The Eastry ‘Caves’ lie under a property in Gore Lane, Eastry and were probably started around 1811 when Abraham Foord, a bricklayer, started to extract chalk to burn into lime.
In 1833 a plan was made of the tunnels by Abraham’s son Henry which shows that a total of 680 feet of galleries had been excavated on three levels. The early passages did not follow normal mining practice and the tunnels were dug in a somewhat random pattern around a vertical shaft. There is some thought that several of these passages predated those begun by the Foords although it is unlikely.
Later extraction became more efficient although they had a whim for digging rounded beehive chambers and odd shaped galleries. The excavated chalk was hauled up the vertical shaft but the workers had an easier way in via a set of steps near the rear of the Foords’ house. A cottage for some of the workers was constructed in front of the house, facing Woodnesborough Road near the lime kiln. Later a sloping entrance was constructed next to the cottage for workers access. In busy times it is probable that extra labour was sought from the local workhouse.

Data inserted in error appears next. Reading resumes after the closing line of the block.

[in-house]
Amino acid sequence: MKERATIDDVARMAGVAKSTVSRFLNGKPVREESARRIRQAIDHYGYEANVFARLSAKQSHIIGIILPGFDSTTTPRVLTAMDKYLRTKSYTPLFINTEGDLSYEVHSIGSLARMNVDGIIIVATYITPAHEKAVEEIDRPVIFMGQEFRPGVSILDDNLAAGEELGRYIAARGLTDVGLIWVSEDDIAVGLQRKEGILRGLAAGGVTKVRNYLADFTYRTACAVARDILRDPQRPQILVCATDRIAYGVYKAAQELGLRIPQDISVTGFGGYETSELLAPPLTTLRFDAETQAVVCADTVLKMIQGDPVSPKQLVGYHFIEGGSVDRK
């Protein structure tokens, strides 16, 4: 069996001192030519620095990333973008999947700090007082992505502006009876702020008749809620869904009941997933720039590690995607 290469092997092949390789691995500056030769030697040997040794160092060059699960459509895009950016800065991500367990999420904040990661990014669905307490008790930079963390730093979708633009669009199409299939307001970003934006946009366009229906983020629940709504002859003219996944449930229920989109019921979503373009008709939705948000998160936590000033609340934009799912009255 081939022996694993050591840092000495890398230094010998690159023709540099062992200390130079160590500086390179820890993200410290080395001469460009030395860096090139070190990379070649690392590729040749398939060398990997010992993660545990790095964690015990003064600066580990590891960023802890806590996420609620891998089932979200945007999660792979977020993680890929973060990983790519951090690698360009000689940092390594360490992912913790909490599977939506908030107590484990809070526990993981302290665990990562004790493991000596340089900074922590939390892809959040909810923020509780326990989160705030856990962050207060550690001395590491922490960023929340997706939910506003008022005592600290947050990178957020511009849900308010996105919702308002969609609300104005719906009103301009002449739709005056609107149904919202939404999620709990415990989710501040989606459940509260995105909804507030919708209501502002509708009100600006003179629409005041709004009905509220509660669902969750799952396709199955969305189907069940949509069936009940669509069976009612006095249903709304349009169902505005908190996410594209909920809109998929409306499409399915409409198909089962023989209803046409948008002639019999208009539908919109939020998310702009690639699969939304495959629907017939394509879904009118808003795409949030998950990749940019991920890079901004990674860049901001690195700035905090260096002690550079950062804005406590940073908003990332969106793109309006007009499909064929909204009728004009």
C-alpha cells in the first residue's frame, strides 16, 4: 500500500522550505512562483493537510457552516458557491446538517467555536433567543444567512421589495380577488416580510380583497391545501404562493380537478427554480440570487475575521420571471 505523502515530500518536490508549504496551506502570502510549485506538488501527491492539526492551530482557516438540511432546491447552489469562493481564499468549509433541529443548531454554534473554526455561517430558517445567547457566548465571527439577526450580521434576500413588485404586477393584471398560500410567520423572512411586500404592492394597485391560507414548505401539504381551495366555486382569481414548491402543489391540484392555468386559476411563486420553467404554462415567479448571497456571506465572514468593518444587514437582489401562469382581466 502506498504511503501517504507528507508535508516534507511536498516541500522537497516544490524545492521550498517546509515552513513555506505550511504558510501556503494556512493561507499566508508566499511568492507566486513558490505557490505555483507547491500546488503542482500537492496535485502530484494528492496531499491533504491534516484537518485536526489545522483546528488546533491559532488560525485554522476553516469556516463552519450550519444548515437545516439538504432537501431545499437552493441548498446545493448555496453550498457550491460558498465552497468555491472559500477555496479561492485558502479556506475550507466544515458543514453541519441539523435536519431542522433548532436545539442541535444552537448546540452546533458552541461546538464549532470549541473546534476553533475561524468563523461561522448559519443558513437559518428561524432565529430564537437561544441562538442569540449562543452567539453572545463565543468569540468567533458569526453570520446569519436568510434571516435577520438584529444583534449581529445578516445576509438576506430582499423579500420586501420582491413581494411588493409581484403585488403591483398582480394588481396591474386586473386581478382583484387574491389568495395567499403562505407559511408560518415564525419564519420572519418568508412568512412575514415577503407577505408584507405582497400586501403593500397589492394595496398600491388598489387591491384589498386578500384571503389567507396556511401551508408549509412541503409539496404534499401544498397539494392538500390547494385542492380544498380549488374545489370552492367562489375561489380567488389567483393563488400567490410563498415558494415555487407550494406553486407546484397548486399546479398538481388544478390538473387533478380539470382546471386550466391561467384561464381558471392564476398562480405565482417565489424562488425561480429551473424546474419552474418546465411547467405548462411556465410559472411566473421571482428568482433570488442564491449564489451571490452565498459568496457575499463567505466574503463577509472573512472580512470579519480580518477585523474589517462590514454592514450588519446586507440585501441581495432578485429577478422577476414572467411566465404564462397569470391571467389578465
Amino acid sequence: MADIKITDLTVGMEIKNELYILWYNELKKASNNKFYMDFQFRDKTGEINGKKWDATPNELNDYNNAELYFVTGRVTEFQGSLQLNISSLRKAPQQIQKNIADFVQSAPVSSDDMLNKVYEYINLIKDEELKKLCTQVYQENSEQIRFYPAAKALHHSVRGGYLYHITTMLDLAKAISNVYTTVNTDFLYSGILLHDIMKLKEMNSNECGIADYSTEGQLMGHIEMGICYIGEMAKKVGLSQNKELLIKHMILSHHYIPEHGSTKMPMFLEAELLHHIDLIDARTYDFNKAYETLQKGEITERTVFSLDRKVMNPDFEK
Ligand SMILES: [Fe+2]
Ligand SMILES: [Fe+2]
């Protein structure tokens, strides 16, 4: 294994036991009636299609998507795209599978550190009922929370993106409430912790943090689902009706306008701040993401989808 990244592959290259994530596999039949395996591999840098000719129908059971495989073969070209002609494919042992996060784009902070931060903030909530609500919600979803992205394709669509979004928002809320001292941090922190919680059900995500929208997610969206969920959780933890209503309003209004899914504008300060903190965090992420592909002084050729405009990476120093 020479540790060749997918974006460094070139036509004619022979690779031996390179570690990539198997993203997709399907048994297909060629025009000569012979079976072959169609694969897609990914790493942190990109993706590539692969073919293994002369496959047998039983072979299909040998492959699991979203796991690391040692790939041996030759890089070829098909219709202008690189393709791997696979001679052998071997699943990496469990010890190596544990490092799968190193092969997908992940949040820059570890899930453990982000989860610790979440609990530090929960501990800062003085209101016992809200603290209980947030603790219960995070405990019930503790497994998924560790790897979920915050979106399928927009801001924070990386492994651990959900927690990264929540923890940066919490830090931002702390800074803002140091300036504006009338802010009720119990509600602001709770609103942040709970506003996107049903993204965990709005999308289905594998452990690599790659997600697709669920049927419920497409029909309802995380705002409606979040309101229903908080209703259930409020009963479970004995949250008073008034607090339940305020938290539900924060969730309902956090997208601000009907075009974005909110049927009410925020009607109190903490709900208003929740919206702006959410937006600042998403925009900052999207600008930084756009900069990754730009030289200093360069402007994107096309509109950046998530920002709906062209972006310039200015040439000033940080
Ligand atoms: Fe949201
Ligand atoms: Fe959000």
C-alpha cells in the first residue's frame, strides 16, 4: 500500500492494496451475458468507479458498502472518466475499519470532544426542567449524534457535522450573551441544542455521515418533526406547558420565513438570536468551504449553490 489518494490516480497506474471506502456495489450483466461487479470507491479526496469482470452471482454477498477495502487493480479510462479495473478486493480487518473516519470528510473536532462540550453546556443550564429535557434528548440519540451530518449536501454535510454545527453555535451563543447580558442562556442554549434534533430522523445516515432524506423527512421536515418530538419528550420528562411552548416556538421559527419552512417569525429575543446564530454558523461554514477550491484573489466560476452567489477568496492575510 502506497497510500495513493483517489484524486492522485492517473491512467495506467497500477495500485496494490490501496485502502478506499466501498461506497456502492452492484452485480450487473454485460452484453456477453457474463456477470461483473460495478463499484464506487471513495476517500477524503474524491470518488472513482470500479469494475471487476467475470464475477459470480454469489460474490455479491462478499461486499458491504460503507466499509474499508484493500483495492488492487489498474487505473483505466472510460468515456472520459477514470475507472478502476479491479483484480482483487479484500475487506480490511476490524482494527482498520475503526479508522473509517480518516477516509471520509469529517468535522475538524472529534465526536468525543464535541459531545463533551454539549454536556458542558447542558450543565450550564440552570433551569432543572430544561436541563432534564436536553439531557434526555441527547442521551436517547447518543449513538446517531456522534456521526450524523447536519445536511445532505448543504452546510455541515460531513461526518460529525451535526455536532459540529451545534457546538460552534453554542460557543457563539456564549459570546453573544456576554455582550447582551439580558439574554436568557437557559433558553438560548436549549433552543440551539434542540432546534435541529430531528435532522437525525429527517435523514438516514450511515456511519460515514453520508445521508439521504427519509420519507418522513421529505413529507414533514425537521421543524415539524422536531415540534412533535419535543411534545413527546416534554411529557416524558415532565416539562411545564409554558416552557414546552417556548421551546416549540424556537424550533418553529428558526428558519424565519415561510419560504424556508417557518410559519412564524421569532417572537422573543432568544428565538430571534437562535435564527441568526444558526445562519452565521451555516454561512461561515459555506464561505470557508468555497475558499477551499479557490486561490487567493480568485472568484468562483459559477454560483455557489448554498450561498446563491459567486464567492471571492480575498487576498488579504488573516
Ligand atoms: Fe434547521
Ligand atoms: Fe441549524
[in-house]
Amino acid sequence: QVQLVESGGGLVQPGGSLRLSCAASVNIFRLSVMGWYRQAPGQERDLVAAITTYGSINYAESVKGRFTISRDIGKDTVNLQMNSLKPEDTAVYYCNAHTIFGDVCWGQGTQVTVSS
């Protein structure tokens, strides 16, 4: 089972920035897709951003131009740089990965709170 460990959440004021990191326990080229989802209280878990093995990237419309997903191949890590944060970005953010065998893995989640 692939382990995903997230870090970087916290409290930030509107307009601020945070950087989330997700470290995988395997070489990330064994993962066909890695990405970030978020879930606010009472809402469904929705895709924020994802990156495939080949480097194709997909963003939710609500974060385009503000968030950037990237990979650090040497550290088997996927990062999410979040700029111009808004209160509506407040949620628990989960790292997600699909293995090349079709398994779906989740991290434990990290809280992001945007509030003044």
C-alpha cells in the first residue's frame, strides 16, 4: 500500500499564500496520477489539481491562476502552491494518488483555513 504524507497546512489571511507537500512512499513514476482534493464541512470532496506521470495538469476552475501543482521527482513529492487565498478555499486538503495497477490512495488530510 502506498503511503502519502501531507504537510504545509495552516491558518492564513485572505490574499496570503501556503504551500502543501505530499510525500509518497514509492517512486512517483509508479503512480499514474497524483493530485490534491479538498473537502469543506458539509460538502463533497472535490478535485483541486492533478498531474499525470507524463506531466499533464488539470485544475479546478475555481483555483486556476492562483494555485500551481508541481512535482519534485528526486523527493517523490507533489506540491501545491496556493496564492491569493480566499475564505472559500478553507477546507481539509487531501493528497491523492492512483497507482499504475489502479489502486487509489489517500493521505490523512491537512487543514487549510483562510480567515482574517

The Foord family continued to mine the chalk but in 1907 there was concern from villagers that the tunnels were undermining their houses and property. In fact the mine did not threaten the village at all, but Frederick Foord (grandson of Abraham) ceased working the mine in that direction in order to appease the fears of his neighbours.
In some of the beehive-shaped rooms, coffin boards were nailed to the walls and, on fair days, were occupied by fortune tellers and the like. All that now remains of this lining is the pattern of rusting iron nails in the walls. In World War II, the caves were used by the local Home Guard unit, and the long gallery was used for target practice using .22 rifles. Spent bullets can sometimes still be found embedded in the end wall.
The caves were opened to the general public in the 1960s by the enterprising James Gardner of Chislehurst Caves who, after negations with the owner, reopened the sloping entrance from Woodnesborough Road and started guided tours through the lower two sets of passages. A little guide book to the caves from this time gives the opening times as ‘every afternoon from 3pm to 7pm including Sunday during the summer season’. Visitors were escorted by a ‘competent guide’ and the charges were 1/6 for adults and 6d for children.
Perhaps because Eastry was a little off the main tourist routes the caves were not terribly successful as a business venture and after a couple of years they were closed. Gardner’s entrance was filled in and the caves reverted back to private ownership, in which they still remain.